In 2 Corinthians 2:17, Paul clarifies that “the Lord” he has just mentioned in 2 Corinthians 2:16 is not Jesus, but the Holy Spirit. He says, “Now the Lord is the Spirit” (N. T. Wright argues that the Spirit of the Lord is active in the fellowship of the saints, and this is where and how the veil is removed. See Wright, Paul and the Faithfulness of God, II:726).
What this means is that when Paul talks about blindness and the veil in 2 Corinthians 2–3, he is not talking primarily about how a person receives eternal life by faith in Jesus Christ, but about all the other truths of the gospel which are contained in the rest of Scripture, and which are centered on the person and work of Jesus Christ.
The “gospel,” remember, is not simply the message that eternal life is given to those who believe in Jesus for it. This truth is central to the gospel, but it is not the entirety of the gospel. The biblical gospel contains everything related to the person and work of Jesus Christ and the ramifications of these truths for our lives as His followers.
With all of this in mind, what Paul is saying is that nobody can understand the gospel unless they turn to the Holy Spirit for illumination and guidance. Once we do this, He not only removes the veil from our minds, but also helps us live out the truths of the gospel so that we are transformed “from glory to glory” (2 Corinthians 3:18).
In 2 Corinthians 4:4, Paul is saying that people who do not want to see the glorious truth of the gospel will remain darkened in their mind because the god of this age is certainly not going to reveal it to them. If they want to understand the gospel, all they need to do is turn to the Spirit of God for understanding, and he will remove the veil from their hearts and the blindness from their eyes so that they might be understand and obey the gospel of God. “Paul knew that … the gospel could and did pierce the veil” (Wright, 2 Corinthians, 42).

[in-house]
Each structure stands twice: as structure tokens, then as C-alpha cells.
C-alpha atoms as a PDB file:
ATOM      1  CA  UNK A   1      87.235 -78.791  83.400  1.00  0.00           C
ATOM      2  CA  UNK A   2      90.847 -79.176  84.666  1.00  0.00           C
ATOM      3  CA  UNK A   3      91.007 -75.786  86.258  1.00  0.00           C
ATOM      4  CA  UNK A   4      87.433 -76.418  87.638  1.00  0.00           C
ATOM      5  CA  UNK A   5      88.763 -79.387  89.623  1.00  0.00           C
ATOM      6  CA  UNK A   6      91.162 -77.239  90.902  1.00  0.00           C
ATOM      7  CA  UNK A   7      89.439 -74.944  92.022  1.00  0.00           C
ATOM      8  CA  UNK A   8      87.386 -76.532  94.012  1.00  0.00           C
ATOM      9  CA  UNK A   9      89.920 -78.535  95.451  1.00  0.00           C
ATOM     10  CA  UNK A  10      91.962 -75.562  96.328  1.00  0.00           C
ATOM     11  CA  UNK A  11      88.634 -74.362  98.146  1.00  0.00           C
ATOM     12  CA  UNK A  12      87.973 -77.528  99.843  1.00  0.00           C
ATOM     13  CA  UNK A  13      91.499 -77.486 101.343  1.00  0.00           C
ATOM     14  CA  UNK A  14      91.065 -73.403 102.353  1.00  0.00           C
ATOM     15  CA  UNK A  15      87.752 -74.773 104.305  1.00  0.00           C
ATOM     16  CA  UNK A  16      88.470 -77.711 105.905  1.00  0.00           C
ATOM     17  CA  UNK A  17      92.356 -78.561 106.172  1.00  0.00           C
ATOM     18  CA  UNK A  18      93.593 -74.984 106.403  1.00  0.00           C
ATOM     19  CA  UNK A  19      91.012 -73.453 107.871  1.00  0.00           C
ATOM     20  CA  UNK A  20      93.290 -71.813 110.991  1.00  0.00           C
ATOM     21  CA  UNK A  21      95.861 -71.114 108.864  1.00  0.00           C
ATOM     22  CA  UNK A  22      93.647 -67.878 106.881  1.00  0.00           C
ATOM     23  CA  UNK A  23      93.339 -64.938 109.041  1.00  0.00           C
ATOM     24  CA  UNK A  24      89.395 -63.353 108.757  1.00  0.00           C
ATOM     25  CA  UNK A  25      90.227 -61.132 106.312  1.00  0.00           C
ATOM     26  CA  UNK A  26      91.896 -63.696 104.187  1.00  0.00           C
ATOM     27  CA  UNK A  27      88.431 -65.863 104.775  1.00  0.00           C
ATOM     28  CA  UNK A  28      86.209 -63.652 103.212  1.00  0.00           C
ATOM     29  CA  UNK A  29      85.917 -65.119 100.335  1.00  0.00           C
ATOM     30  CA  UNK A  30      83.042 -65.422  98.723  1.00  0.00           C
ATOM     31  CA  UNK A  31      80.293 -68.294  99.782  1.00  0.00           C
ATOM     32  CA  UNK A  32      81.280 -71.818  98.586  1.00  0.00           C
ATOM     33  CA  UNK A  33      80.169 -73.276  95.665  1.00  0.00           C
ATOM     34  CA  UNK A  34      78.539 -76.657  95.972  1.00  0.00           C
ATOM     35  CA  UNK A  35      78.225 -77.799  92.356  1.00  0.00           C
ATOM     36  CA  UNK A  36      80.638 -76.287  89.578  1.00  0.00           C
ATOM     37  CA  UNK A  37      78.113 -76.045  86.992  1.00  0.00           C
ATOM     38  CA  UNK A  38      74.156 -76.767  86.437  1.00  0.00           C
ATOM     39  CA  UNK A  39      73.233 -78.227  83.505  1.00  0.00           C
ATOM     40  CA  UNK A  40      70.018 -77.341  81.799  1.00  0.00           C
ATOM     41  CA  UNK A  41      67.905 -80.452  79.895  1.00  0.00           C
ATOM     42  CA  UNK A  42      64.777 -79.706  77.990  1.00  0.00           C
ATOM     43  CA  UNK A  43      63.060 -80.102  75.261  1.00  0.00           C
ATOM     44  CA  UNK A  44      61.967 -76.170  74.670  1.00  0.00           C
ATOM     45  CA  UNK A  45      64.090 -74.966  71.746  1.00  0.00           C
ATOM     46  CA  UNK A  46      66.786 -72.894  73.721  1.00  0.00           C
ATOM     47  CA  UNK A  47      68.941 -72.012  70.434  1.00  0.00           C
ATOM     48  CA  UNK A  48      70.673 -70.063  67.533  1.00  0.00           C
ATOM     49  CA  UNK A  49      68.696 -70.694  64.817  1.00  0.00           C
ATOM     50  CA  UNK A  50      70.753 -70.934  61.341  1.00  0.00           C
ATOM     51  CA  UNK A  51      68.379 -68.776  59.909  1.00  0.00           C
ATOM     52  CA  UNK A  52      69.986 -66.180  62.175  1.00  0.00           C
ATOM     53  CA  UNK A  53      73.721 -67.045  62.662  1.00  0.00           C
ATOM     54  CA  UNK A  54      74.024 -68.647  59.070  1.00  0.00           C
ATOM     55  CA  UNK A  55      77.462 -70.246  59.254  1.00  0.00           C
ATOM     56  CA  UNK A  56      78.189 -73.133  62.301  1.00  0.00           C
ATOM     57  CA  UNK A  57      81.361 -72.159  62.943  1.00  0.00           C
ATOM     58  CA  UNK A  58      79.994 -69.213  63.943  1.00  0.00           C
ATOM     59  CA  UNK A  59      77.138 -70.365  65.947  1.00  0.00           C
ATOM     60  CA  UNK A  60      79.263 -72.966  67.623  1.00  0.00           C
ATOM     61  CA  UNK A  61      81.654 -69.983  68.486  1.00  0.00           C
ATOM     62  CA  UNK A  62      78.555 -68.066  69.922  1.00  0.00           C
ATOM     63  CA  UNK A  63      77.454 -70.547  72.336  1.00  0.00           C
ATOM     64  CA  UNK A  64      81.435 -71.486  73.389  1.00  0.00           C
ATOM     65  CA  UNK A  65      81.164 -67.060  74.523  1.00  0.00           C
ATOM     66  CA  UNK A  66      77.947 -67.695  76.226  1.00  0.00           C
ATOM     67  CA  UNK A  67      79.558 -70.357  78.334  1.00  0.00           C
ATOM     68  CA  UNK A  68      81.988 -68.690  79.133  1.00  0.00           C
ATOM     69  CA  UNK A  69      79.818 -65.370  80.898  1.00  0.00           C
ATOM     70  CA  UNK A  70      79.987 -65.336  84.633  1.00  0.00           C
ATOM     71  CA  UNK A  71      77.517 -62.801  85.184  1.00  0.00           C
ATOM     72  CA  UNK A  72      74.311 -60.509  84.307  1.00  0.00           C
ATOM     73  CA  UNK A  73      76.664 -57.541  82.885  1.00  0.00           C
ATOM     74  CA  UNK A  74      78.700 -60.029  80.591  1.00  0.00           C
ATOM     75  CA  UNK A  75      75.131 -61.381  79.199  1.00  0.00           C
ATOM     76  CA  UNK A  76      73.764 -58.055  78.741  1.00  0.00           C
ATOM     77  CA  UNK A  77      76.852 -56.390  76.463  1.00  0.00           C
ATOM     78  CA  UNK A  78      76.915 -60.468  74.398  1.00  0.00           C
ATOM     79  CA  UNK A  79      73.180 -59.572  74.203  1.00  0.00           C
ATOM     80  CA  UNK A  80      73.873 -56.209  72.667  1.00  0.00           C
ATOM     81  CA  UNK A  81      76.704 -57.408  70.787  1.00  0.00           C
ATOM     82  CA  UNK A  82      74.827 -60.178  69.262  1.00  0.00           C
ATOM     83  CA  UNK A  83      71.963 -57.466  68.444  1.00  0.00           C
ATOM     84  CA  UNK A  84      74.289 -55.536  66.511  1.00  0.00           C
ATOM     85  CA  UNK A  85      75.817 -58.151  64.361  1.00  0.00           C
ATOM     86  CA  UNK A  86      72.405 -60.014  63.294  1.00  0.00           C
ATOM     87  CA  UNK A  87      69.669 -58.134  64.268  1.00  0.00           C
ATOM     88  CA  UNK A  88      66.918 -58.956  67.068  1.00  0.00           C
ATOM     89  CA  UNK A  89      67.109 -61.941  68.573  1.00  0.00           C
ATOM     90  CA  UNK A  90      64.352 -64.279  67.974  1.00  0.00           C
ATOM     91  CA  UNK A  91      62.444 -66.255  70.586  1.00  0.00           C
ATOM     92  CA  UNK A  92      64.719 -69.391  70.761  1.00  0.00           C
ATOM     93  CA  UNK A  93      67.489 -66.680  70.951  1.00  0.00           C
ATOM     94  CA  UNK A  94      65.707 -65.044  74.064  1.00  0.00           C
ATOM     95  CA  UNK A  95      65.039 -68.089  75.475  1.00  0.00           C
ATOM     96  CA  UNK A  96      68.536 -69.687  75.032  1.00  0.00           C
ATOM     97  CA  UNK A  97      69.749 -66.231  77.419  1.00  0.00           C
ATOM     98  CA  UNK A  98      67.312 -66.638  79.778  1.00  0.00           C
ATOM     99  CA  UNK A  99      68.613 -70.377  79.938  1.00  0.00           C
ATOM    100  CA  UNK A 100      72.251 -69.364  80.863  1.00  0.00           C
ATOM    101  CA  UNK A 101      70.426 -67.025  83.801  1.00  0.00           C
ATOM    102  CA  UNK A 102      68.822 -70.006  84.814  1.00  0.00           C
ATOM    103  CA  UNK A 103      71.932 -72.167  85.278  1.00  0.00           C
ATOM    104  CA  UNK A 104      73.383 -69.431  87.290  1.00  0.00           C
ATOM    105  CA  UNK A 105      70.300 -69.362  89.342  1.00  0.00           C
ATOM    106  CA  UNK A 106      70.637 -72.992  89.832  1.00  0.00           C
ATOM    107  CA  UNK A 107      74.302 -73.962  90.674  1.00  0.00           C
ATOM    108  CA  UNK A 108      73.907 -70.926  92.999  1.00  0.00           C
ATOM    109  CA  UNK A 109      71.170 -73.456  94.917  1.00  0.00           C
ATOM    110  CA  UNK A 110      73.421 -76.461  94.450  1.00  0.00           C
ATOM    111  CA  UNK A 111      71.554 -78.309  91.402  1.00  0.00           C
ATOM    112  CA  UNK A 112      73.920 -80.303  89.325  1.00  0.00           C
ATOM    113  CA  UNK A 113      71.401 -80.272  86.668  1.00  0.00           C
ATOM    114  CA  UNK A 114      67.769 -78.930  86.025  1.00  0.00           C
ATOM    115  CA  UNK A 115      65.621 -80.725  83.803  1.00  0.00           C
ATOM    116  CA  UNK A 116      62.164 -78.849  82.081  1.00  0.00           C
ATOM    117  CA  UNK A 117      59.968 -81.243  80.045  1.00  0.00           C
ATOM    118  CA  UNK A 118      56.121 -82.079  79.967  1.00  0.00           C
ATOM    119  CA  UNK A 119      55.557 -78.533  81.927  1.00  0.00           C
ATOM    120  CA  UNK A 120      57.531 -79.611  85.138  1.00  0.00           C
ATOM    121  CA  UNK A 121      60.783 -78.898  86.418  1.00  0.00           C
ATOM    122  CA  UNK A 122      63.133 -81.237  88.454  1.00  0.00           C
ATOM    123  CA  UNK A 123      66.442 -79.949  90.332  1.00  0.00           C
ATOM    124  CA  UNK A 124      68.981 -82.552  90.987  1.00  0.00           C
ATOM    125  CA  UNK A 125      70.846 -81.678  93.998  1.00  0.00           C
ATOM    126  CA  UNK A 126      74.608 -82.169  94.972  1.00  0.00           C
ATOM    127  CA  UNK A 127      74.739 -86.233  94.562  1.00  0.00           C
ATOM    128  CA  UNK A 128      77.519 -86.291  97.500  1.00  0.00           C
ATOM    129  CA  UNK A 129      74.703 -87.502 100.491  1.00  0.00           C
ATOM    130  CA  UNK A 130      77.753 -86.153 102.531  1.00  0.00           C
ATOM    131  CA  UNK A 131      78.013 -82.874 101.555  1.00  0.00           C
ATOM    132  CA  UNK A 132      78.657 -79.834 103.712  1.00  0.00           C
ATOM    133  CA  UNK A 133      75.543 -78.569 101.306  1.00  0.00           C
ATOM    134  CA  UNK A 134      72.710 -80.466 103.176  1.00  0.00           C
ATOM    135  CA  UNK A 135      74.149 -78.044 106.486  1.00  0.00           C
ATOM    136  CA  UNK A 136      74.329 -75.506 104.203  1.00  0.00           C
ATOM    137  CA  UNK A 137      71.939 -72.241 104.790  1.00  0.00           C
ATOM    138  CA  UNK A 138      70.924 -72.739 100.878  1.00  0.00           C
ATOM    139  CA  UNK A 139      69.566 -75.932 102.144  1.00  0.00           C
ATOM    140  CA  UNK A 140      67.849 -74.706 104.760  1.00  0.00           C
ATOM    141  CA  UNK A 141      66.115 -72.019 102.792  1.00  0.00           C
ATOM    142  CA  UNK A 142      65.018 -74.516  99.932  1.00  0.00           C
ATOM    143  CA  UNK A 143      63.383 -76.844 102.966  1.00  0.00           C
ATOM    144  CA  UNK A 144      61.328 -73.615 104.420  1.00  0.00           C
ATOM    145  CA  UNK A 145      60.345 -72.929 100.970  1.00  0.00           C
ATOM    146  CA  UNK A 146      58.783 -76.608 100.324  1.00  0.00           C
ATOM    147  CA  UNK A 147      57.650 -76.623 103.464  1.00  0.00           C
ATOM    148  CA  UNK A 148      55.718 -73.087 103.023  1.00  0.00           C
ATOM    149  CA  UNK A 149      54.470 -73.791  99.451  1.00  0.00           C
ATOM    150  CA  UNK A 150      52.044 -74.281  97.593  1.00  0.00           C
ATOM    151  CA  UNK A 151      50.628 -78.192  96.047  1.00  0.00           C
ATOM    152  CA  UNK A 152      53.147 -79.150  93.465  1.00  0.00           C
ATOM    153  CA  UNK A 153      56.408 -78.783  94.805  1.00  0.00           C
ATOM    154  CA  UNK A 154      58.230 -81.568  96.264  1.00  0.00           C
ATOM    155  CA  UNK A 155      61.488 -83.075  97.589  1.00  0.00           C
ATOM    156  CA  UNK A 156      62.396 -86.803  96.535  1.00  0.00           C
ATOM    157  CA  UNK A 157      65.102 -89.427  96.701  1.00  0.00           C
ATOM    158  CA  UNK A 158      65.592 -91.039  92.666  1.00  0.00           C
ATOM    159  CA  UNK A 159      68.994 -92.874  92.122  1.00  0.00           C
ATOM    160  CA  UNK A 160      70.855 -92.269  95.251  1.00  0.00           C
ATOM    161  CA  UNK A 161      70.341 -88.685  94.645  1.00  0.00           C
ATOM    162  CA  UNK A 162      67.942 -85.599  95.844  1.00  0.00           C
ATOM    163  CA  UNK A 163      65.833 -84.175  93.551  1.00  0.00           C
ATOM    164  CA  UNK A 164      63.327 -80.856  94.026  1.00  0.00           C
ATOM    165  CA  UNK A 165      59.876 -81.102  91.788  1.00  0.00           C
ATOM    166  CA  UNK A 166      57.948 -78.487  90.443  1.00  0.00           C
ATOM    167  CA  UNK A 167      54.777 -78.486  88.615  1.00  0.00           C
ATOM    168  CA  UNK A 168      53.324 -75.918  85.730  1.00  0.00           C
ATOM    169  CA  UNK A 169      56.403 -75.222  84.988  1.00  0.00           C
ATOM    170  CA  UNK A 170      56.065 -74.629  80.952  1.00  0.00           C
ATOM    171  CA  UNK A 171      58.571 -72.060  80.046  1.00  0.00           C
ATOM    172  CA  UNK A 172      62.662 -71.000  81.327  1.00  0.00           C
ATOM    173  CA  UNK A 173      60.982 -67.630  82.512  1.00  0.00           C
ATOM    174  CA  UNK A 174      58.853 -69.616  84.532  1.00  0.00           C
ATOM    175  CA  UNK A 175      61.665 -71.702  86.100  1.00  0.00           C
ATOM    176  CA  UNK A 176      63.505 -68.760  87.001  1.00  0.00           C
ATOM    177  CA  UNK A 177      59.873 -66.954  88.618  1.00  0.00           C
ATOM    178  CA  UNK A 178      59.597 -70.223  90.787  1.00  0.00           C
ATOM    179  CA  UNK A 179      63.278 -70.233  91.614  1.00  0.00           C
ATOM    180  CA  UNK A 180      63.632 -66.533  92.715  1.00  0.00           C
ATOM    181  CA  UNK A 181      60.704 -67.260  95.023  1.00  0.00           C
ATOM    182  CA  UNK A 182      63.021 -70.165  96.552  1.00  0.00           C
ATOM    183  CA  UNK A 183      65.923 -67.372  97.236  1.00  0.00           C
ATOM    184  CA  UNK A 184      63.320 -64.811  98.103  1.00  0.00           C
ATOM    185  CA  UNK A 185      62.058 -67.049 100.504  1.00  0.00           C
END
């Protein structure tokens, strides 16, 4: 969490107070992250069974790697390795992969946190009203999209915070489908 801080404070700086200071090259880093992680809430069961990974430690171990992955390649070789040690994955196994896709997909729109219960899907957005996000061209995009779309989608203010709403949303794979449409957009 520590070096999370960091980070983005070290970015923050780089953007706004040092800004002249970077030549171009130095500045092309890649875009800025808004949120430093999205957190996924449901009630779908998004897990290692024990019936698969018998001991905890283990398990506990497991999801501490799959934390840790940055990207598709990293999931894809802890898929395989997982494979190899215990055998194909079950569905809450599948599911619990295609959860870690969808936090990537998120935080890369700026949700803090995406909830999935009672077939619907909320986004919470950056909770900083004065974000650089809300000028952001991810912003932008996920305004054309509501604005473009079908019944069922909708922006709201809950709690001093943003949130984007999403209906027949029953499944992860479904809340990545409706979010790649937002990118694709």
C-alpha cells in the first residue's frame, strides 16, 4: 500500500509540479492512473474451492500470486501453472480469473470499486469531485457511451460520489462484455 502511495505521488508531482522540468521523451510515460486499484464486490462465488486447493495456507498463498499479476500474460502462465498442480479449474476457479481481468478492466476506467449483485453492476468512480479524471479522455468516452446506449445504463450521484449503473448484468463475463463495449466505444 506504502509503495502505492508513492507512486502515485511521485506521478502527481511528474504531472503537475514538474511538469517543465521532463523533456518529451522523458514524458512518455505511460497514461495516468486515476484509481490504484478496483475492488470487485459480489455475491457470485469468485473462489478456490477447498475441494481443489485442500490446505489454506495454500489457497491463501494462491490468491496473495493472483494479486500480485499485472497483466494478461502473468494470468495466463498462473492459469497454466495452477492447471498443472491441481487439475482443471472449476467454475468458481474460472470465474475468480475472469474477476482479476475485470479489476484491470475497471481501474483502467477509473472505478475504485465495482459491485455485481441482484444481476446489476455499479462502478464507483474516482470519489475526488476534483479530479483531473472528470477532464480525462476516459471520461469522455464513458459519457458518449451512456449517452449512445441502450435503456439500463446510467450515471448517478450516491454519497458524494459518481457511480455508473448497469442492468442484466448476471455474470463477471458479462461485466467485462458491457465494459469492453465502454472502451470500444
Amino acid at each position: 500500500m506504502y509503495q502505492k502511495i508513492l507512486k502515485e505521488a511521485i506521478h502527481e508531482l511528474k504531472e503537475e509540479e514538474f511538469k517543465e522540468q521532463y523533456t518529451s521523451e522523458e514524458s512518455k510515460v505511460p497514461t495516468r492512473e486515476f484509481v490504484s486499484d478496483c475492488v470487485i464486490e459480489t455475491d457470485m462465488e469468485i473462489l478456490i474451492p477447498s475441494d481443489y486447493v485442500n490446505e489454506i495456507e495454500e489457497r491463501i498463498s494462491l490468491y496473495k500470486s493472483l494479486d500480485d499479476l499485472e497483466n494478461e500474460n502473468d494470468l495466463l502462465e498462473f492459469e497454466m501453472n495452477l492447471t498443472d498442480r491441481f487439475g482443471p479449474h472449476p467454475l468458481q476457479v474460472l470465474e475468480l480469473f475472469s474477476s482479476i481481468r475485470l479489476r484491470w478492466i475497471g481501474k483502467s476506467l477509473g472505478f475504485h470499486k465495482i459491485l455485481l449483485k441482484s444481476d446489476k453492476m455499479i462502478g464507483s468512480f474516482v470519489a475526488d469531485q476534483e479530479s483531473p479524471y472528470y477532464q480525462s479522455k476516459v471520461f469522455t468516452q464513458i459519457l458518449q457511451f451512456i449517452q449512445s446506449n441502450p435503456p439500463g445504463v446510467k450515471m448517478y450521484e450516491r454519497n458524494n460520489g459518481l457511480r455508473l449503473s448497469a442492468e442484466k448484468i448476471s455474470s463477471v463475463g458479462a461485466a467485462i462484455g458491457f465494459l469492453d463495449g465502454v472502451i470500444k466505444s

2 Corinthians 4:4 and the Light of the Gospel
That this is the proper way to read 2 Corinthians 4:4 is supported by the verse itself. Paul writes that those who are perishing “do not believe, lest the light of the gospel … should shine upon them.” Paul does not write that they do not believe because they cannot believe, or because the god of this age is preventing them from doing so.
No, Paul says they do not believe, because they do not want the light of the gospel to shine into their lives, thereby calling them to submit to Jesus Christ and Lord and follow Him with all their heart, soul, mind, and strength.
Paul is not the only one to make this sort of statement in Scripture. The Apostle John writes similarly in his Gospel, where he explains that although Jesus came unto His own people, they did not accept Him (John 1:1-8). And why did they not accept Him.
John explains why later. He says that they did not accept Him because their deeds were evil and they loved darkness rather than light (John 3:18-21). They did not want the light to shine in their lives, because they knew that if it did, they would have to change their beliefs and their behaviors, and so they chose to remain in darkness. Nevertheless, such a condition is not permanent. Jesus himself says that veil of darkness can be removed when the gospel is preached (John 6:45).
All of this is exactly what Paul writes in 2 Corinthians 3–4.
So does 2 Corinthians 4:3-4 teach the total inability of humanity? No, it teaches the necessity of the Holy Spirit to understand and live the Gospel.If you want to read more about Calvinism, check out other posts in this blog series: Words of Calvinism and the Word of God.